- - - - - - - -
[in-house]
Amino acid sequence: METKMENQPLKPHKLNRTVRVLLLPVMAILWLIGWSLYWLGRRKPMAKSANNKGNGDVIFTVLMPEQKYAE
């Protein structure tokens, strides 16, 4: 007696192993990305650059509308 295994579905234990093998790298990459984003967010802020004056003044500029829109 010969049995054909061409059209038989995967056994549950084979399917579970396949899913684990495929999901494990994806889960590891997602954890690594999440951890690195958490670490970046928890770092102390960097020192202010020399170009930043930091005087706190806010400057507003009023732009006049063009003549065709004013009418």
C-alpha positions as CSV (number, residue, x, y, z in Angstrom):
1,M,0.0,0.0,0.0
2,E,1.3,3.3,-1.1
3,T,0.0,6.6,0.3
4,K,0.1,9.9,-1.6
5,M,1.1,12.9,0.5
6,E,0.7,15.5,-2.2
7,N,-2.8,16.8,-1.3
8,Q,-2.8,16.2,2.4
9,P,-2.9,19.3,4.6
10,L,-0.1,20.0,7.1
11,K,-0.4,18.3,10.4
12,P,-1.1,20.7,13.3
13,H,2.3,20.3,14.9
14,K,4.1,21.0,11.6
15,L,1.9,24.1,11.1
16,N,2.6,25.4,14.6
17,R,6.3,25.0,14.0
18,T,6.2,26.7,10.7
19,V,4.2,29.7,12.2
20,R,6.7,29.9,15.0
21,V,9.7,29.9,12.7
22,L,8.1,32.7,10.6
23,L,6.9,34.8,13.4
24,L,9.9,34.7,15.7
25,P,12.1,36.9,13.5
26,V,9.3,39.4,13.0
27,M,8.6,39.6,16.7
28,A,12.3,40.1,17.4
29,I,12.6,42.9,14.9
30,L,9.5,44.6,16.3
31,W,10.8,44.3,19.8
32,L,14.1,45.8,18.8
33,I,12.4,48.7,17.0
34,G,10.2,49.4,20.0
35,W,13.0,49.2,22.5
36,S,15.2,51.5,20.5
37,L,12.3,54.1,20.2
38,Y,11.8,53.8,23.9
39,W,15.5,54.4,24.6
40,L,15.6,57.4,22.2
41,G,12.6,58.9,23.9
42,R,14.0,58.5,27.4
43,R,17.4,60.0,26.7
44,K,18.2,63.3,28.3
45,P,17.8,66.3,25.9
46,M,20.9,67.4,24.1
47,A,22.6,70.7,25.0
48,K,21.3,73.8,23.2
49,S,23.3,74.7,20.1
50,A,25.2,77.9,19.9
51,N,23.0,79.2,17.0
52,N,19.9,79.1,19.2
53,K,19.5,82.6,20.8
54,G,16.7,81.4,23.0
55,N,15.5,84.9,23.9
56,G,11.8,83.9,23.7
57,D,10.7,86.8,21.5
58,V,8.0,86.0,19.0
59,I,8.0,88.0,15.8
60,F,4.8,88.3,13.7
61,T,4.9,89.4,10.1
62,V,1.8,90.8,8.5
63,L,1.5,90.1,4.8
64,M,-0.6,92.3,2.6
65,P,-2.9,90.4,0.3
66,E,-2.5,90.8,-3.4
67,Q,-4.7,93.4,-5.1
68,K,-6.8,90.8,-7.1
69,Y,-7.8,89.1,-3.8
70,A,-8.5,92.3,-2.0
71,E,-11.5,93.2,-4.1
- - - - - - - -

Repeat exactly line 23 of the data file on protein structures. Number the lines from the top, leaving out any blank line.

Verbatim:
19,V,4.2,29.7,12.2